Russian President Vladimir Putin takes part in a televised call-in show with the nation in Moscow, Thursday, April 17, 2014. (Alexei Nikolsky/AP)

The language of the Cold War has returned with a vengeance, with renewed talk of nuclear alerts, alleged testing of medium-range nuclear missiles and worries about NATO’s defense umbrella.

President Vladimir Putin’s seizure of Crimea just over a year ago has now broadened into what some U.S. officials see as a wider Russian challenge to the post-Cold War order. Reading recent news reports, it’s almost as if U.S.-Russian relations have fallen through a black hole back toward the deadly confrontations of the 1980s.

The debate about Russian aggression isn’t just about Ukraine. Putin’s activities are rekindling core concerns that created the NATO alliance. Unfortunately, this time around, there appears to be less trans-Atlantic resolve to combat Russian threats.

The Obama administration is debating how to augment its Russia policy, but there are clear internal disagreements. Defense Secretary Ashton Carter and Gen. Martin Dempsey, chairman of the Joint Chiefs, appear to favor sending lethal arms to Ukraine. But President Obama seems caught between a desire to contain Russian actions and his continuing hope for Moscow’s cooperation both in the Iran nuclear talks and in settling the Syrian civil war.

A vivid example of the Cold War time warp was Putin’s revelation in a Russian documentary last weekend that he considered putting Russian nuclear forces on alert early last year when Russia intervened in Crimea after the Ukraine government collapsed. His comment illustrated anew the danger that the Ukraine conflict could spiral out of control. In a sign of the darkening times, Russia announced Tuesday that, as part of a war-game exercise, it will send advanced missiles to its Baltic enclave of Kaliningrad and nuclear-capable bombers to Crimea, the Associated Press reported.

The arms-control process, which helped steady the Cold War, now seems to be running in reverse. Russia withdrew last week from consultations about the 1990 Conventional Forces in Europe treaty, signaling that it has effectively abandoned that pact. Moscow has also balked at discussing any additional cuts in nuclear weapons in a once-planned expansion of the 2010 “New START” treaty.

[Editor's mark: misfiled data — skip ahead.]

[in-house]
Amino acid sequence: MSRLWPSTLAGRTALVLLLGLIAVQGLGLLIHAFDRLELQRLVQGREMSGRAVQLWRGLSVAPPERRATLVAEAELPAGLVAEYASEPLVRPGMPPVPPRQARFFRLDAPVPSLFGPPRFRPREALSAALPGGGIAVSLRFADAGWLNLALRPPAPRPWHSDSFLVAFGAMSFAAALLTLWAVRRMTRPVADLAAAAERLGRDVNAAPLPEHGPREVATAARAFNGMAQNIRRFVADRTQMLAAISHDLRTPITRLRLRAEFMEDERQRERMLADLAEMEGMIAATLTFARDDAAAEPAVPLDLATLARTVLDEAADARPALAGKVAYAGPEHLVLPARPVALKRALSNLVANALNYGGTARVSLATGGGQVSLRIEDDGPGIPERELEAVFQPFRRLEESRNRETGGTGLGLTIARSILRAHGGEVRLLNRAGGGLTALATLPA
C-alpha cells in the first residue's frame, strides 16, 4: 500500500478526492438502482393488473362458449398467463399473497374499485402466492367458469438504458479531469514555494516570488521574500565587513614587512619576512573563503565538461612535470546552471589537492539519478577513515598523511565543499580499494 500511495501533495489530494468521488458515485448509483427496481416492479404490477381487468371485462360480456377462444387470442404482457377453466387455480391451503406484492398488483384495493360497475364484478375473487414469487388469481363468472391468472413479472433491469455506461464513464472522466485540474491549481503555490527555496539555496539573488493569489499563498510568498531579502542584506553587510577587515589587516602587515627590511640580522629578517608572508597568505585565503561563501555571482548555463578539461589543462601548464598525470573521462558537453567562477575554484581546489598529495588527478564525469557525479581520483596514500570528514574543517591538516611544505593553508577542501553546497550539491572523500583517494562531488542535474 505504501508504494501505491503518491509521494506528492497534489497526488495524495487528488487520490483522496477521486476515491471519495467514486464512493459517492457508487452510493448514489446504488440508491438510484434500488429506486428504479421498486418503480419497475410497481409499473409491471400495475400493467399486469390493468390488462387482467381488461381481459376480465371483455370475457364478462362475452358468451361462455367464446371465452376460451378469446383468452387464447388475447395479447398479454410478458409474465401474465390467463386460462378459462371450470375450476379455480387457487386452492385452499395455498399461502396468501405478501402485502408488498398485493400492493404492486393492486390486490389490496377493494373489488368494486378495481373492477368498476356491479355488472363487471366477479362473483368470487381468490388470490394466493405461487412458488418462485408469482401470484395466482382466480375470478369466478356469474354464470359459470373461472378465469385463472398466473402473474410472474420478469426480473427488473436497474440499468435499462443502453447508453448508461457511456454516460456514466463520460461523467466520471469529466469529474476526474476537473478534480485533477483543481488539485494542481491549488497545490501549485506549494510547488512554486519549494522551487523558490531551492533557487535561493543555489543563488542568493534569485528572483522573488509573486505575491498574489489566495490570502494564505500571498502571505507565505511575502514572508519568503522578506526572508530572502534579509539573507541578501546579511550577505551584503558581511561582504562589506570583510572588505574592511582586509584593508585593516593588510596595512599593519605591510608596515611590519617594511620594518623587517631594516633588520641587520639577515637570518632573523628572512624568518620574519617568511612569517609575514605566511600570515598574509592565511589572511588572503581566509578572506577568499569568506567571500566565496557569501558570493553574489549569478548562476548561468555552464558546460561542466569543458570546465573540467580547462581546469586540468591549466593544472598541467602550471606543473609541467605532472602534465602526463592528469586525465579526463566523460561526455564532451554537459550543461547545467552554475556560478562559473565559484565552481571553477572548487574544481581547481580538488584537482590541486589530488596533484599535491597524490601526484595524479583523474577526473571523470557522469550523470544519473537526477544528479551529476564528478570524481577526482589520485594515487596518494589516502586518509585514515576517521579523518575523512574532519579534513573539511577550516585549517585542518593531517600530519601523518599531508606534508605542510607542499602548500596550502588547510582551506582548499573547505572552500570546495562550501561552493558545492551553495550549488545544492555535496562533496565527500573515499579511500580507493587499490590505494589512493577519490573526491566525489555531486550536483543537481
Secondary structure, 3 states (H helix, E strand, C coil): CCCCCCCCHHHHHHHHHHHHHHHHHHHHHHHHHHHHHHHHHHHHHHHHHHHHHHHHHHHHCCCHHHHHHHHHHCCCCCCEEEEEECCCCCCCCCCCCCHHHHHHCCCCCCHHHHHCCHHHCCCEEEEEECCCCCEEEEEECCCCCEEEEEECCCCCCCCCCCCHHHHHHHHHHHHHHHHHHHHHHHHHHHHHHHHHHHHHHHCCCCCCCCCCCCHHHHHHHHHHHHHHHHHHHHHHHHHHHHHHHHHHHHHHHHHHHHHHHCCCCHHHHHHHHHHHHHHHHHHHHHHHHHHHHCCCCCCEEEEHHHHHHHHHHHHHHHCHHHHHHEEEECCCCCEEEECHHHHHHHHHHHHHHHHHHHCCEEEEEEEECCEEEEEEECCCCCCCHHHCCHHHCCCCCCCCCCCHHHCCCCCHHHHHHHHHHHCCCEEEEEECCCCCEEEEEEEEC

The most worrisome breakdown of U.S.-Russian detente may be the unraveling of the 1987 pact governing medium-range nuclear forces in Europe, known as the INF treaty. Last July, the United States accused Russia of breaching that pact by testing a ground-launched cruise missile that violated agreed limits. The Russians countered with accusations about alleged U.S. violations.

Carter warned in congressional testimony last month that the United States would consider military options if Russia didn’t return to compliance with the INF treaty. Those might include “active defenses” to stop nuclear-armed cruise missiles and “countervailing strike capabilities,” he said.

The potential demise of the INF agreement is especially significant because it was a crucial step toward ending the Cold War. The treaty was negotiated after the United States and its European allies decided to counter Russian deployment of SS-20 nuclear missiles by installing comparable Pershing missiles in Europe. That led Soviet leader Mikhail Gorbachev to halt the SS-20 plan and sign the treaty, encouraging what Putin now sees as an era of Russian weakness and defeat.

As Putin has moved to restore Russia’s power, he has used tactics, such as arming the separatists in eastern Ukraine, that are closer to intelligence operations than to conventional military action. This approach, dubbed “hybrid warfare” by Western analysts, has confounded the United States and its NATO allies; they have so far refrained from providing Ukraine with lethal weapons that might combat the Russian-armed proxy forces.

Ukraine isn’t a NATO member, and the United States has tried to signal since the crisis began that it would use military force to stop similar aggression against a NATO member under Article 5 of the alliance’s treaty. But the commitment to retaliate against outright attacks raises the question of how NATO would respond to Ukraine-style subversion against a member by “men in green” proxy forces. If Russian-speaking separatists seized territory in a Baltic country, for example, would NATO strike Russia? Such contingencies need more discussion.

And does NATO still have the military muscle to mount an effective response, assuming it has the political will? The United States has cut its forces in Europe to a fraction of what they were during the Cold War, and European nations, distracted by economic crises, haven’t implemented pledges to boost their own forces. Even Britain, traditionally America’s most stalwart NATO ally, isn’t meeting the defense-spending target set last year at a summit in Wales.

It’s back to the future in Putin’s Europe. But the muscle memory of deterrence seems to have atrophied. It has been so long since NATO was really tested that alliance members may have forgotten what collective self-defense really means.

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